Flotsam and Jetsam: What Is the Meaning of this Useful Term?

Last Updated on March 23, 2020

If you have ever heard someone use the term ‘flotsam and jetsam’ you may have wondered what they are talking about. We are going to take a look at the meaning of this saying and where it came from. We will also look at how the term can be used in every day conversation.

Flotsam and Jetsam

Flotsam and Jetsam Meaning

The term ‘flotsam and jetsam’ refers to a group of random items which are found together.

Origin of this idiom

This term relates to the wreckage of a ship, where all the pieces are strewn randomly in the ocean. Flotsam is a word that comes from the French word ‘floter’ meaning to float, and so refers to debris that is floating on the surface. Jetsam is a word that describes items which were purposefully thrown from the ship during its sinking.

“Flotsam and Jetsam” Examples

Examples in Statements

Here is a statement made to describe some items found on the floor.

  • ‘My kids made a real mess in the living room, there were toys, bits of food and a whole load of flotsam and jetsam strewn all over the carpet.’

This is a statement made to show a mess in the workplace.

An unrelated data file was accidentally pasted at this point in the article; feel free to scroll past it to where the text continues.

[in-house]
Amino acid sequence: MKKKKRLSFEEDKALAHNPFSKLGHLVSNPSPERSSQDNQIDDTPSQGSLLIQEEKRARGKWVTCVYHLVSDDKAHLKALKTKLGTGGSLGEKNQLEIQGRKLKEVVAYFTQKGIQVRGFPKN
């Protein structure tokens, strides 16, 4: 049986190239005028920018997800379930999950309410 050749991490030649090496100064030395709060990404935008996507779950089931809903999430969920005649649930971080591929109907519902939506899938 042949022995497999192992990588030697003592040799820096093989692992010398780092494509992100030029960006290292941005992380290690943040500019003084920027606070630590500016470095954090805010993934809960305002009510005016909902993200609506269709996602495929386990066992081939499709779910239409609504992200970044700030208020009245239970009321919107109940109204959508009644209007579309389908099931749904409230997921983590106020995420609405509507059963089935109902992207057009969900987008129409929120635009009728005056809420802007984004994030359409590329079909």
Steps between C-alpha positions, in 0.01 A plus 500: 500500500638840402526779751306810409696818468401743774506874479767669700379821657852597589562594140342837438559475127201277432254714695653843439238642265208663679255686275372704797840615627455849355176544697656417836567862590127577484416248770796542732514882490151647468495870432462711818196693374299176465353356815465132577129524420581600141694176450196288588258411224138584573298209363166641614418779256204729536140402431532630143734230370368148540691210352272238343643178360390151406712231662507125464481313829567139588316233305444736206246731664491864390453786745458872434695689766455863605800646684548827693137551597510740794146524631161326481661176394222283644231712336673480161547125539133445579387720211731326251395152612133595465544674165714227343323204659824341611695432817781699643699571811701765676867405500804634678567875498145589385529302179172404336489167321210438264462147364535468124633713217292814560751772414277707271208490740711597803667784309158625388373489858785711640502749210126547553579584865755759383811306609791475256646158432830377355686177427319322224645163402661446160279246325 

• ‘Ann’s desk is always covered in a great amount of flotsam and jetsam.’

Other examples:

  • The beaches are wide and filled with interesting flotsam and jetsam.
  • Camps were set up to shelter the flotsam and jetsam of the war.
  • He would walk along the beach collecting the flotsam and jetsam that had been washed ashore.
  • On its Gulf side, the collection of flotsam and jetsam could still be found.

Conversation Examples

If you are curious to know how the term ‘flotsam and jetsam’ can work in a conversation, here are some examples of how it might sound.

The first example shows a conversation about a room which contains a lot of random items making it difficult to find the required item.

  • Person 1: “Can you go in the kitchen and find my mobile phone charger please?”
  • Person 2: “I will but there’s so much flotsam and jetsam in there, it’ll be hard to find anything.”

This conversation uses the term to describe a garage which needs cleaning.

  • Person 1: “I was in the garage yesterday, we really need to sort it out in there.”
  • Person 2: “Why, what is in there?”
  • Person 1: “Bicycles, car part and a whole host of other flotsam and jetsam that we don’t need anymore.”

Other Ways to Say the Phrase

There are many other ways in which you can express the meaning of the interesting idiomatic expression ‘flotsam and jetsam.’

Here are some examples of ways to say it using different wording.

  • Bits an bobs
  • Bits and pieces
  • Odds and ends

Flotsam and Jetsam | Picture

Flotsam and Jetsam Pin

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